Don’t say you love her. Let her think it. Wake up with her slung under your arm and the sheets twisted tightly about your hips.
Watch her teeth tug at her lower lip. When she opens her eyes tell her hi. Just “hi.” If she says it back smile. Lift her chin to reach her lips with yours. If she says anything else yawn, stretch, rattle her body loose of you. Play it cool. Play dumb. Do a late brunch at the restaurant off the square. Sit on the patio and wonder about rain. Point to the clouds and suggest a shape. Tell her it’s too dark really to see anything in them. Tell her she’s glowing. Watch families in suits and ties and floral-print dresses come along the sidewalks. While the Methodists and Presbyterians mix together, become indistinguishable, ask about church growing up. Ask her about Sunday school, catechisms, baptism. Tell her you still wonder about salvation, the universe of hope and charity out there. See how she feels about that picture in your mind: straightening up one day and a family running tallest to shortest along a pew, going to lunch, laughing, smiling, growing. Understand what it means when she answers. Don’t tell her you love her yet. Let her run ahead up the hill to the college, the park. Watch her spring forward, turn to face you, walk backwards. Let the noise of traffic and crowds fall away behind you. Watch her bare feet hum through the grass. Wonder about thistles, oddly pointed stones. Don’t say anything. Drop beside her where she finally stops on the lawn. Wrestle for her fingers. Kiss the tip of each. Check the sky again. Think it’s too warm. Huddle together to keep her from the breeze. When she talks be quiet. When she tells her story don’t be surprised. Expect it to be terrible. Hate everyone that wronged her but do it silently. Wrap your thumb and forefinger about her too-thin wrist and ask if you’ll be any better. Want to be. Tell her you want to give her the world. Tell her it’s okay. Stop there. Act surprised by the first fat drops of rain to fall. Pull her to her feet. Shriek when she shrieks. Chase her to the pavilion at the center of the field, onto its sheltered porch. It’s a little too far. You’re a little too slow. Shake the wet. Wrap together and shiver with the cold. Push the heavy hair back from her face, her widened eyes. Watch her smile fade to blank expectation. Still don’t tell her you love her. This is only a moment in the storm. Don’t say it. Wait.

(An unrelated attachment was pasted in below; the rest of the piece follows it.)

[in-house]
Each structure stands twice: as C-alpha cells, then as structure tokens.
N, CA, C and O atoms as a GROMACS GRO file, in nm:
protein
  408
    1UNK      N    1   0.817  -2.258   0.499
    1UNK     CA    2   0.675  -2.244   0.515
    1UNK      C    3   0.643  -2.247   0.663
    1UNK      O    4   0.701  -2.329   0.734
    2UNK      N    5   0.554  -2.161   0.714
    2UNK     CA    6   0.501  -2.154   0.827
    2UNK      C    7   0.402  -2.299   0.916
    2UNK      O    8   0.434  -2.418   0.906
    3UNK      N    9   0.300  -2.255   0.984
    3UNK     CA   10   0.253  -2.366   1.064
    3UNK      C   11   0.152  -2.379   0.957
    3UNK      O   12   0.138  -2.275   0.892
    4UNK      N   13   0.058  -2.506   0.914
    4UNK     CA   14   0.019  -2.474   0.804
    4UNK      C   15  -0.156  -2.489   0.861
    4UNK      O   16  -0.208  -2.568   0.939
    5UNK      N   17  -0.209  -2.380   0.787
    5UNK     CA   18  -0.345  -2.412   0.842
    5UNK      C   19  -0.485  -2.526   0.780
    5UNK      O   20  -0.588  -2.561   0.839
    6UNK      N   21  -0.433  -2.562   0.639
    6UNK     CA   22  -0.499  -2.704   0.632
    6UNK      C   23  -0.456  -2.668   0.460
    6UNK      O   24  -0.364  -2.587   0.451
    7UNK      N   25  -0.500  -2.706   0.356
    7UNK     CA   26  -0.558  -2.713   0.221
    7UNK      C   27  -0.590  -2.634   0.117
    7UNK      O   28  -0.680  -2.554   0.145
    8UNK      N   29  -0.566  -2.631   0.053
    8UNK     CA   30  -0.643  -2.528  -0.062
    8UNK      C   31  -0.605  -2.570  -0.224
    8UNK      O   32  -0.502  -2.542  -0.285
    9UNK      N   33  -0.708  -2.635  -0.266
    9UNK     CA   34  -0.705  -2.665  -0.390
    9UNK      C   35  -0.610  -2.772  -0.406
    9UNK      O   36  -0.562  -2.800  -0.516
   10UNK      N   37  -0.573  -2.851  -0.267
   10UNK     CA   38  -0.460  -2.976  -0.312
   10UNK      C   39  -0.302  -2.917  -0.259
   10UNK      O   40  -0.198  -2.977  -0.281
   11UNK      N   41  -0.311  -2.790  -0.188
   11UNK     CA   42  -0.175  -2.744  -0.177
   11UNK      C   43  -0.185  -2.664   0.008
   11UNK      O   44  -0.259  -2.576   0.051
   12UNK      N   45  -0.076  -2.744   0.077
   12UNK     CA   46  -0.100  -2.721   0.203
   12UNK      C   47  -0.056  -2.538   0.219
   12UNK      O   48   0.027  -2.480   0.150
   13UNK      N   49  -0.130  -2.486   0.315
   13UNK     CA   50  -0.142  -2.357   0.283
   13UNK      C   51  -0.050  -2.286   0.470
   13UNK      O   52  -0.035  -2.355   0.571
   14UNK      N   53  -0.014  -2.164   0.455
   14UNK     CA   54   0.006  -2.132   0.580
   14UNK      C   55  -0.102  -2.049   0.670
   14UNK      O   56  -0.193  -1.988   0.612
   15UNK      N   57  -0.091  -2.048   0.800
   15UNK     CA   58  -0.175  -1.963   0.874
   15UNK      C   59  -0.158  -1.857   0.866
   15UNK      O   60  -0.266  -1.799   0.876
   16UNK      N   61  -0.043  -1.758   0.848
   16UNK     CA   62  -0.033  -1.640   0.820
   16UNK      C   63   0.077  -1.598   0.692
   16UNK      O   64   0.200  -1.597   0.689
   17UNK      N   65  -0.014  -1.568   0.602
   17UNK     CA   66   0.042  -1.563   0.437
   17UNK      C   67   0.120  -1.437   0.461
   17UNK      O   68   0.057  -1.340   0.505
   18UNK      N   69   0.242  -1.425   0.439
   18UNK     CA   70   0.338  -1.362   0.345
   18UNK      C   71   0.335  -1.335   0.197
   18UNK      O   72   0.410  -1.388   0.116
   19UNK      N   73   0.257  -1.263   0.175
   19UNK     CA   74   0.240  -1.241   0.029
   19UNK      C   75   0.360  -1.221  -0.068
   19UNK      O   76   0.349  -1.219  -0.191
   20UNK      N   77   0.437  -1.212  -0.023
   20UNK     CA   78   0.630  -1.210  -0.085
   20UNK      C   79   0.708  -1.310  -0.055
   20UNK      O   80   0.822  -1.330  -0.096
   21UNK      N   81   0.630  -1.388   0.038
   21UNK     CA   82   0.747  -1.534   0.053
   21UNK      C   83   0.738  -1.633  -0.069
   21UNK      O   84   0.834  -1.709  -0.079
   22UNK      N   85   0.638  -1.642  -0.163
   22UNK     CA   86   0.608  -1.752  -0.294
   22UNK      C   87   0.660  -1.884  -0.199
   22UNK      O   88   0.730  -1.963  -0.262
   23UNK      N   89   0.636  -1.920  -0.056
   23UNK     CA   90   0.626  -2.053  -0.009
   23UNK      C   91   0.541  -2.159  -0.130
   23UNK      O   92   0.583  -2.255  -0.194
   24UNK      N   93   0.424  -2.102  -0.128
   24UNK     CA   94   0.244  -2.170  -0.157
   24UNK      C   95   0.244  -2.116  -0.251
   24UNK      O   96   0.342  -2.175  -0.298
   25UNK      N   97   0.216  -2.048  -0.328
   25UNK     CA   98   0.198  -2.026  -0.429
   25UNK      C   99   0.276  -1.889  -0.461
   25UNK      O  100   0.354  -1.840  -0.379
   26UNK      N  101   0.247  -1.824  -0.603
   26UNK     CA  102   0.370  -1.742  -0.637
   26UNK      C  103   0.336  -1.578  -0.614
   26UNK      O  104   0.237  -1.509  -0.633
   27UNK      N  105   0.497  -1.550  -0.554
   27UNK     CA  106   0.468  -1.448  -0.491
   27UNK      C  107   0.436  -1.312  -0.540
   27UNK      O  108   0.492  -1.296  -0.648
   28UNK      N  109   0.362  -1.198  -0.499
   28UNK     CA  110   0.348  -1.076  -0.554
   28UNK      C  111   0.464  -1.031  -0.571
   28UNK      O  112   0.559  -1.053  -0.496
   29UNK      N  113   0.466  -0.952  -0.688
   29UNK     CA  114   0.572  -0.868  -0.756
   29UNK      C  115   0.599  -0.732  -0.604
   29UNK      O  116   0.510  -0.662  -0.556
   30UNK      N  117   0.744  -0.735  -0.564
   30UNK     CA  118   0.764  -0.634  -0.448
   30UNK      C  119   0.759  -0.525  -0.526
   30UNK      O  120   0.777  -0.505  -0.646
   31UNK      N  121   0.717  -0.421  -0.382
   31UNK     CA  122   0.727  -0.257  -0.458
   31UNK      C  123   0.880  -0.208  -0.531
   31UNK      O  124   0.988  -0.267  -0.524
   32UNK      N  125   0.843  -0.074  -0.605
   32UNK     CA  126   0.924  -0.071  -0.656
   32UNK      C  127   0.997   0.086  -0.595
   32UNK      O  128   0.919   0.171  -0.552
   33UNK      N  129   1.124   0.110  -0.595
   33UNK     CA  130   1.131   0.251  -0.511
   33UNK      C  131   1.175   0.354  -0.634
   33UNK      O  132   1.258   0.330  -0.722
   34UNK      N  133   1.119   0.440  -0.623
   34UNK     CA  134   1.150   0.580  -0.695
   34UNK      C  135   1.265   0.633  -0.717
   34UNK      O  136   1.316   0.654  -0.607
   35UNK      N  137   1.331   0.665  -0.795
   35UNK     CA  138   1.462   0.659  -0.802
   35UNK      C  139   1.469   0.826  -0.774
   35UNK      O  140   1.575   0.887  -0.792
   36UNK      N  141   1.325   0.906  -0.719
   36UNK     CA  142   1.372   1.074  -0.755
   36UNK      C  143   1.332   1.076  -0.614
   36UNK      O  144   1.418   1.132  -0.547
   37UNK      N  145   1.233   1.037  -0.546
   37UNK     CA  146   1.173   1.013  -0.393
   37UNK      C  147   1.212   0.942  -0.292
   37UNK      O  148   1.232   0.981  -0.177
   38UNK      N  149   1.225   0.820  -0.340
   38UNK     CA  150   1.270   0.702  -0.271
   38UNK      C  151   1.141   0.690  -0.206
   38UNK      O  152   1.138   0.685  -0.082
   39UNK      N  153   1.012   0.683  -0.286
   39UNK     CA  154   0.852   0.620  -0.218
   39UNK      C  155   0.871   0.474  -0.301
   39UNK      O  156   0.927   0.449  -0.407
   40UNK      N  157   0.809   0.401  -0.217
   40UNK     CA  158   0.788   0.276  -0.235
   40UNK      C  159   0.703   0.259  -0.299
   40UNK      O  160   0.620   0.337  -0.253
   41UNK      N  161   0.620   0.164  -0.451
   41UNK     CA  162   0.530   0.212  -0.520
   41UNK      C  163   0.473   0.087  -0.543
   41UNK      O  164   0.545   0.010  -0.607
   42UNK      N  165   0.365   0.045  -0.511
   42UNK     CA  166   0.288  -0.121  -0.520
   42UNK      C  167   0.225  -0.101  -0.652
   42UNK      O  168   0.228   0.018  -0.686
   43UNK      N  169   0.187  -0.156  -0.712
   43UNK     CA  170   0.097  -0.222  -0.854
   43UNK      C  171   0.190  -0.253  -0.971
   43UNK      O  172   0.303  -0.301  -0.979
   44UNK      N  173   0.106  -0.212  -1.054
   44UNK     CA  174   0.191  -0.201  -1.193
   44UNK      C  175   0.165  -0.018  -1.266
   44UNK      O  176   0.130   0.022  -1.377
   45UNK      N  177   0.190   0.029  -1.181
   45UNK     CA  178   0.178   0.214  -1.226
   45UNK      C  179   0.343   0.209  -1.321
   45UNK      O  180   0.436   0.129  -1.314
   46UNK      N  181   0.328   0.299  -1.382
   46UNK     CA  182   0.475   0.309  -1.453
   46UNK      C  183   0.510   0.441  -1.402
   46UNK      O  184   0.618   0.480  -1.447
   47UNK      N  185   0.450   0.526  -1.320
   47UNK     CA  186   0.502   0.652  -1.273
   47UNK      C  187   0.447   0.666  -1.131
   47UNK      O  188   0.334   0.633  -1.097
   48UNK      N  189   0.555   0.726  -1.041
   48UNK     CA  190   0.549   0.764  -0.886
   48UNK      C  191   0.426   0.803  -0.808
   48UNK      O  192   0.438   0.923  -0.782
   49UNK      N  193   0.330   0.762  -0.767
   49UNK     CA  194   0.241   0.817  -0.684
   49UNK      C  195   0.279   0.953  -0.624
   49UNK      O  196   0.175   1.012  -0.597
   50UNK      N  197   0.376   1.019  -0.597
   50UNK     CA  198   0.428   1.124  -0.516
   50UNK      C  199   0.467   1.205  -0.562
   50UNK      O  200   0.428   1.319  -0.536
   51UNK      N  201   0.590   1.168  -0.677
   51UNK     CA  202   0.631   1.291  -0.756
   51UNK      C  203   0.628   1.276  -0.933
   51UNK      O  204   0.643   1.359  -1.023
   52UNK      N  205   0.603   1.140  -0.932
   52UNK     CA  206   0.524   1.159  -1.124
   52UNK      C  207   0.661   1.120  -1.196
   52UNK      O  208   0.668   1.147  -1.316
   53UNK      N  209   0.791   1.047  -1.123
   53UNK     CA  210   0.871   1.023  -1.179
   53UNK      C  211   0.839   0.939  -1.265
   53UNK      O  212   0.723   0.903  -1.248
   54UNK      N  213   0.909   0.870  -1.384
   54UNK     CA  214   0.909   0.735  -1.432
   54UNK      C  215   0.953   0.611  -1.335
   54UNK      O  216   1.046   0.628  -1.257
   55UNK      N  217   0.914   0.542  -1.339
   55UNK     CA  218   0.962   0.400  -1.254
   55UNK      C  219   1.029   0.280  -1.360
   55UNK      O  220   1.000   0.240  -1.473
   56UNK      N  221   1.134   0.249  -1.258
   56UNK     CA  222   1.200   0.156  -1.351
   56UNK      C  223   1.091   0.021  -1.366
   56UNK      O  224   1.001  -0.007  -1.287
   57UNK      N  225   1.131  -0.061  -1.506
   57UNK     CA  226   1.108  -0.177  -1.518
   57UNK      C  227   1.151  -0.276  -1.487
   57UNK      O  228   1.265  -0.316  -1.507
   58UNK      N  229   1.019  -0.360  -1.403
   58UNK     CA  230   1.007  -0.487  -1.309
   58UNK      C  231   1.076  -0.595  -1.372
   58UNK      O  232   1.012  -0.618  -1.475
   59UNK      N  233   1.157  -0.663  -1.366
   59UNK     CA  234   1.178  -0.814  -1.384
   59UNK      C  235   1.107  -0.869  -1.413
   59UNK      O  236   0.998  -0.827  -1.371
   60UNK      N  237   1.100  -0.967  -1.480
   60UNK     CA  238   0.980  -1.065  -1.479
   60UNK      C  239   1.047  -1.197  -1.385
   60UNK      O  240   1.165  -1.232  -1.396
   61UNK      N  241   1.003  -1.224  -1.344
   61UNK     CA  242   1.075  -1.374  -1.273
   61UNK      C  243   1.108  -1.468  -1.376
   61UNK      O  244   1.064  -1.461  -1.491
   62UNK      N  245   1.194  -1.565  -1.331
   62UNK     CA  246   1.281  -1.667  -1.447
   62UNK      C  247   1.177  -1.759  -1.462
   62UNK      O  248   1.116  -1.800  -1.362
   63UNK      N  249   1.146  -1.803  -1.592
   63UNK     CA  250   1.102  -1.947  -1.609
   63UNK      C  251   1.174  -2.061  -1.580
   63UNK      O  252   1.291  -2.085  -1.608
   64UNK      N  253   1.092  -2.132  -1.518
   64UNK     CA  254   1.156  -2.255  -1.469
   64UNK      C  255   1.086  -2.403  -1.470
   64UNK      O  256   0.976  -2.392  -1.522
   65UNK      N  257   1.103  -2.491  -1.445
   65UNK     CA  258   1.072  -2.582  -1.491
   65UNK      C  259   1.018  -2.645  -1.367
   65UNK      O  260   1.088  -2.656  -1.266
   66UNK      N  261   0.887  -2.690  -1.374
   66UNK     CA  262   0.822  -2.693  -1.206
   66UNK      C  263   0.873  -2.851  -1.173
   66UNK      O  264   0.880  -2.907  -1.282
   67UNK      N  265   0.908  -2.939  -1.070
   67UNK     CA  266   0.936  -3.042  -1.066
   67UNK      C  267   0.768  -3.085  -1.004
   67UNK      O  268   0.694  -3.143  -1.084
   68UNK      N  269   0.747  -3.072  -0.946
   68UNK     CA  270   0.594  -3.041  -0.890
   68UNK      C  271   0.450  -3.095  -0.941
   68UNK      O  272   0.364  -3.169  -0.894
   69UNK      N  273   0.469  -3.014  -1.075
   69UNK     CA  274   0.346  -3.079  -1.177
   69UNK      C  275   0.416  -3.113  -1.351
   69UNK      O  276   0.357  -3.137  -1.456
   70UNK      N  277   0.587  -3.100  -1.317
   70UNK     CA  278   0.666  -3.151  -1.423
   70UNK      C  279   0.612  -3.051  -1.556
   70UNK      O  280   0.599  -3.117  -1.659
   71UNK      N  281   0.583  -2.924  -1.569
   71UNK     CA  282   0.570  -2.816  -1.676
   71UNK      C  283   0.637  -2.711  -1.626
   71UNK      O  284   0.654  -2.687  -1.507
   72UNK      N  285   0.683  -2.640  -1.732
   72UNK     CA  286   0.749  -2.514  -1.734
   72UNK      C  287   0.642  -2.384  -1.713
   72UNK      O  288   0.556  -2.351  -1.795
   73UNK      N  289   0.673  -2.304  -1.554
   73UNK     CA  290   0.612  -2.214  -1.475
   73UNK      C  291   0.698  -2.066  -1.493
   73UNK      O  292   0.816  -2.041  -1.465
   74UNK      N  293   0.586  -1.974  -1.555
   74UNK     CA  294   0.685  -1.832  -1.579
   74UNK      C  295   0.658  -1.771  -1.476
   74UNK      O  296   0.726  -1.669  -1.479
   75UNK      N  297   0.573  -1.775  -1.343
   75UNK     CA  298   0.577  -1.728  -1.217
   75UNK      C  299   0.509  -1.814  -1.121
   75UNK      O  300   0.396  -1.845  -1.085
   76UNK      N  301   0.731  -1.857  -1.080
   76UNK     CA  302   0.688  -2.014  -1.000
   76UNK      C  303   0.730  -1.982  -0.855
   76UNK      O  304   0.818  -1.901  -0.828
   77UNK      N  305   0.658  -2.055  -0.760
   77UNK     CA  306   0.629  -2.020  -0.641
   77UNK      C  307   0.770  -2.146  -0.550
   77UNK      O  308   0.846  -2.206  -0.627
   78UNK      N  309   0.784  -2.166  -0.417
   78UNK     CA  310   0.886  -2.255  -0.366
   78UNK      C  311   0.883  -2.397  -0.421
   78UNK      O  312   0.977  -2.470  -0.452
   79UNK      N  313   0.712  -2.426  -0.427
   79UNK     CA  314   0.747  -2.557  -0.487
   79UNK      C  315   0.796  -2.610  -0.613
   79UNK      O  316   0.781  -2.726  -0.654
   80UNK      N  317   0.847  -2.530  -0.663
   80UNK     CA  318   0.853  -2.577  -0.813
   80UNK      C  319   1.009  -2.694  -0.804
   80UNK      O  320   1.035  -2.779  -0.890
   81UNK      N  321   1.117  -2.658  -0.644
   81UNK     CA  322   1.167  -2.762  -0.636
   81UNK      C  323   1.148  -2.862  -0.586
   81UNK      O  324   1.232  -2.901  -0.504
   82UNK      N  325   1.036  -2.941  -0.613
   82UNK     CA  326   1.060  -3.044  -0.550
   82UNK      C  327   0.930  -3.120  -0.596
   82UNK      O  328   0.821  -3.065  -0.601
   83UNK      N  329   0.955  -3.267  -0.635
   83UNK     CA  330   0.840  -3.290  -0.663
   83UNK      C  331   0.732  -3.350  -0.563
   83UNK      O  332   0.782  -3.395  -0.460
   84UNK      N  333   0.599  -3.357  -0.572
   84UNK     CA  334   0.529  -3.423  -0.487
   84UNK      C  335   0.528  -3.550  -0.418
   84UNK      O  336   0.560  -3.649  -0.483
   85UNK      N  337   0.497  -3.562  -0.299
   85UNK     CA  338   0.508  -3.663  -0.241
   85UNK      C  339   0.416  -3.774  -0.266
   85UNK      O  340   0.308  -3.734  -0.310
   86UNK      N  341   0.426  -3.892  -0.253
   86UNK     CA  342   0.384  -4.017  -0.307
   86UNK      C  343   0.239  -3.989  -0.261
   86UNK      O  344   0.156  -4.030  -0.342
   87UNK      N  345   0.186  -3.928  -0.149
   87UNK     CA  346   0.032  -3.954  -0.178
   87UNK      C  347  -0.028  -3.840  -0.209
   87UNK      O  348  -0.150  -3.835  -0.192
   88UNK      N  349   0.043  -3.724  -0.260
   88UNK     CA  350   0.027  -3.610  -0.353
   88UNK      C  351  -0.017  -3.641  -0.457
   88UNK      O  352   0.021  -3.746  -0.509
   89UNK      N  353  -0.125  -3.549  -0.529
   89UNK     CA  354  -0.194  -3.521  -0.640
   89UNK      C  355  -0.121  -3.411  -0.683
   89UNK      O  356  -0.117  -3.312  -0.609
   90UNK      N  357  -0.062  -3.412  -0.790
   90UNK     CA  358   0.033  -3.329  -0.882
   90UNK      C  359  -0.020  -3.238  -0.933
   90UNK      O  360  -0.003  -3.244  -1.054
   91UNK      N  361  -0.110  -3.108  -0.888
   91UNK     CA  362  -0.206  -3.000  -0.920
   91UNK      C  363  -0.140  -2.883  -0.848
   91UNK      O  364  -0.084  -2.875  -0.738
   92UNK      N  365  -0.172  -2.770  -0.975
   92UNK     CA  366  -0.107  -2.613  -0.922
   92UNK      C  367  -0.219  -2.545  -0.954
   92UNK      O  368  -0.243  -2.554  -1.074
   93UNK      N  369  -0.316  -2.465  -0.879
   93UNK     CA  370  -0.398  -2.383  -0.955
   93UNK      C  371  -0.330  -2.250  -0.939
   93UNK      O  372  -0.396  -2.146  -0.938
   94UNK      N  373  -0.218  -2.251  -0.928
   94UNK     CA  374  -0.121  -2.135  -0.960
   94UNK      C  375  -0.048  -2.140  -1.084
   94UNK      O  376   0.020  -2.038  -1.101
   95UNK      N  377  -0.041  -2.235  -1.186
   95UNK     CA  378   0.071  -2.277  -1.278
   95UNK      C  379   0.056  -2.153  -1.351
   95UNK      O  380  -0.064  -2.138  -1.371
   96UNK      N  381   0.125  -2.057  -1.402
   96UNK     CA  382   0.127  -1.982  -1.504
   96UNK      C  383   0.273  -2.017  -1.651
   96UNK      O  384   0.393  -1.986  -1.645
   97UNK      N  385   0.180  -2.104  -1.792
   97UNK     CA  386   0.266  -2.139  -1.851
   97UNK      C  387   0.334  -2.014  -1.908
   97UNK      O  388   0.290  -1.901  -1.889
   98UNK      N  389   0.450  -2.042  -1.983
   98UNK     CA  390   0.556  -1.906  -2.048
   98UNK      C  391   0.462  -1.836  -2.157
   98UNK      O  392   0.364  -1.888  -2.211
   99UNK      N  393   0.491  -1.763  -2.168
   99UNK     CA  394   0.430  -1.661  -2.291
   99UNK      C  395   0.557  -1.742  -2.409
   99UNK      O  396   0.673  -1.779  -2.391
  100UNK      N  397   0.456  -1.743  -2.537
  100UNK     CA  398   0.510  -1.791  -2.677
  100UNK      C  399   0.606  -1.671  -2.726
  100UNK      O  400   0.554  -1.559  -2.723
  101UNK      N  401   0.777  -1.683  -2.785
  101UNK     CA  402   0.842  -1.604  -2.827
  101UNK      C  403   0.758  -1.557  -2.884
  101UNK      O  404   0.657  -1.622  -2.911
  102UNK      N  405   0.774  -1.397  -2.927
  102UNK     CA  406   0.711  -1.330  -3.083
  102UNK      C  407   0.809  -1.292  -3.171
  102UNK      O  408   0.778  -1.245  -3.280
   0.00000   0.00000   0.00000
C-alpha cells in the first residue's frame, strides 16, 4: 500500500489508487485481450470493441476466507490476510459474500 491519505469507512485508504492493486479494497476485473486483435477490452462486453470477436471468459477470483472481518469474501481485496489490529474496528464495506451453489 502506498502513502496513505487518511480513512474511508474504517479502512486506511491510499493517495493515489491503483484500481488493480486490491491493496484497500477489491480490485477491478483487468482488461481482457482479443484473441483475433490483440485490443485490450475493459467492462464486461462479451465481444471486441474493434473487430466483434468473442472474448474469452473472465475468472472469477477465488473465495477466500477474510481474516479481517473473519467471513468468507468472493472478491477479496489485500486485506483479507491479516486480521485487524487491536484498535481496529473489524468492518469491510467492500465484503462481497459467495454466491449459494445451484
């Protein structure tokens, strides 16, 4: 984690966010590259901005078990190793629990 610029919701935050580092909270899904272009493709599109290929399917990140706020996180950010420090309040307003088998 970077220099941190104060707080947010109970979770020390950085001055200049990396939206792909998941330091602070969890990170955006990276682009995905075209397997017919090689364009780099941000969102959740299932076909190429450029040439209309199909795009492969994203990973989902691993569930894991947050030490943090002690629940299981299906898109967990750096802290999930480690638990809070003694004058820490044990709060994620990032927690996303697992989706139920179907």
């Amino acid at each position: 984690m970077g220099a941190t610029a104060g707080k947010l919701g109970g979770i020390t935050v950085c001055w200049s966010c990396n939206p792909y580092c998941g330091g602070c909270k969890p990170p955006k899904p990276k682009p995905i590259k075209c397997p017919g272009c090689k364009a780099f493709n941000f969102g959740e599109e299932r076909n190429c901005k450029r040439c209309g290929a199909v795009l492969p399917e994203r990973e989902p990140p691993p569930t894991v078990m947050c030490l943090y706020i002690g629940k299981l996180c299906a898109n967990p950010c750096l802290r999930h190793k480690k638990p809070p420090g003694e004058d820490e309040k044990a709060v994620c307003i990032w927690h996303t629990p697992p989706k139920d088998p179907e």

Illustration by Olly
Olly is a nomadic artist from Germany, illustrating her way through the world, currently based in Pune, India. LoveMeParis showcases an attempt to depict vulnerable beauty in simplicity.
Marvin Shackelford is author of the collections Endless Building (poems) and Tall Tales from the Ladies' Auxiliary (stories, forthcoming). His work recently has appeared in Kenyon Review, Wigleaf, Necessary Fiction, Split Lip and elsewhere. Find him on Twitter: @WorderFarmer.